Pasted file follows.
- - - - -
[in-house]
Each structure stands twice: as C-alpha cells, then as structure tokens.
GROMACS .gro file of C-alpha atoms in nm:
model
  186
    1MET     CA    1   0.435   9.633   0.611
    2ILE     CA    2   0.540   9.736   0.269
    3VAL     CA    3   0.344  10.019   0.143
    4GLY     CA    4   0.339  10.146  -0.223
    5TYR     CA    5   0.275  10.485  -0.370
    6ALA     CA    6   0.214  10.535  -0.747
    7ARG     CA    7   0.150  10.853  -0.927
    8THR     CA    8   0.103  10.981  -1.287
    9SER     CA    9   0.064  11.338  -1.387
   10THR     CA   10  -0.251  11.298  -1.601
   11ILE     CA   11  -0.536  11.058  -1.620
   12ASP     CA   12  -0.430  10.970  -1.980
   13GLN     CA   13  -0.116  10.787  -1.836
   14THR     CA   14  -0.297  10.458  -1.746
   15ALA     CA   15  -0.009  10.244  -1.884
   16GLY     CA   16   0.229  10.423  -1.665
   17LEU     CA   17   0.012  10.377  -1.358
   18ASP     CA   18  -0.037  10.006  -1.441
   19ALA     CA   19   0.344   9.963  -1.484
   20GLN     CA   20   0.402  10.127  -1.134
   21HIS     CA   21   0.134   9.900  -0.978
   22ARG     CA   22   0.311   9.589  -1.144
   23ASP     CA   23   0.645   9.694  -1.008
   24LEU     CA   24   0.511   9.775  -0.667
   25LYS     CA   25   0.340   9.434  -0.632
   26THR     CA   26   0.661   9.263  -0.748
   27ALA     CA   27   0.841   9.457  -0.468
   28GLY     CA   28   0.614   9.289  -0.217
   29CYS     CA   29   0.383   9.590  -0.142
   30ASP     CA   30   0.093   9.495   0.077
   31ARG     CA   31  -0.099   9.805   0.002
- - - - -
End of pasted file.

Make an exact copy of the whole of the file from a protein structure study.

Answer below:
[in-house]
Each structure stands twice: as C-alpha cells, then as structure tokens.
GROMACS .gro file of C-alpha atoms in nm:
model
  186
    1MET     CA    1   0.435   9.633   0.611
    2ILE     CA    2   0.540   9.736   0.269
    3VAL     CA    3   0.344  10.019   0.143
    4GLY     CA    4   0.339  10.146  -0.223
    5TYR     CA    5   0.275  10.485  -0.370
    6ALA     CA    6   0.214  10.535  -0.747
    7ARG     CA    7   0.150  10.853  -0.927
    8THR     CA    8   0.103  10.981  -1.287
    9SER     CA    9   0.064  11.338  -1.387
   10THR     CA   10  -0.251  11.298  -1.601
   11ILE     CA   11  -0.536  11.058  -1.620
   12ASP     CA   12  -0.430  10.970  -1.980
   13GLN     CA   13  -0.116  10.787  -1.836
   14THR     CA   14  -0.297  10.458  -1.746
   15ALA     CA   15  -0.009  10.244  -1.884
   16GLY     CA   16   0.229  10.423  -1.665
   17LEU     CA   17   0.012  10.377  -1.358
   18ASP     CA   18  -0.037  10.006  -1.441
   19ALA     CA   19   0.344   9.963  -1.484
   20GLN     CA   20   0.402  10.127  -1.134
   21HIS     CA   21   0.134   9.900  -0.978
   22ARG     CA   22   0.311   9.589  -1.144
   23ASP     CA   23   0.645   9.694  -1.008
   24LEU     CA   24   0.511   9.775  -0.667
   25LYS     CA   25   0.340   9.434  -0.632
   26THR     CA   26   0.661   9.263  -0.748
   27ALA     CA   27   0.841   9.457  -0.468
   28GLY     CA   28   0.614   9.289  -0.217
   29CYS     CA   29   0.383   9.590  -0.142
   30ASP     CA   30   0.093   9.495   0.077
   31ARG     CA   31  -0.099   9.805   0.002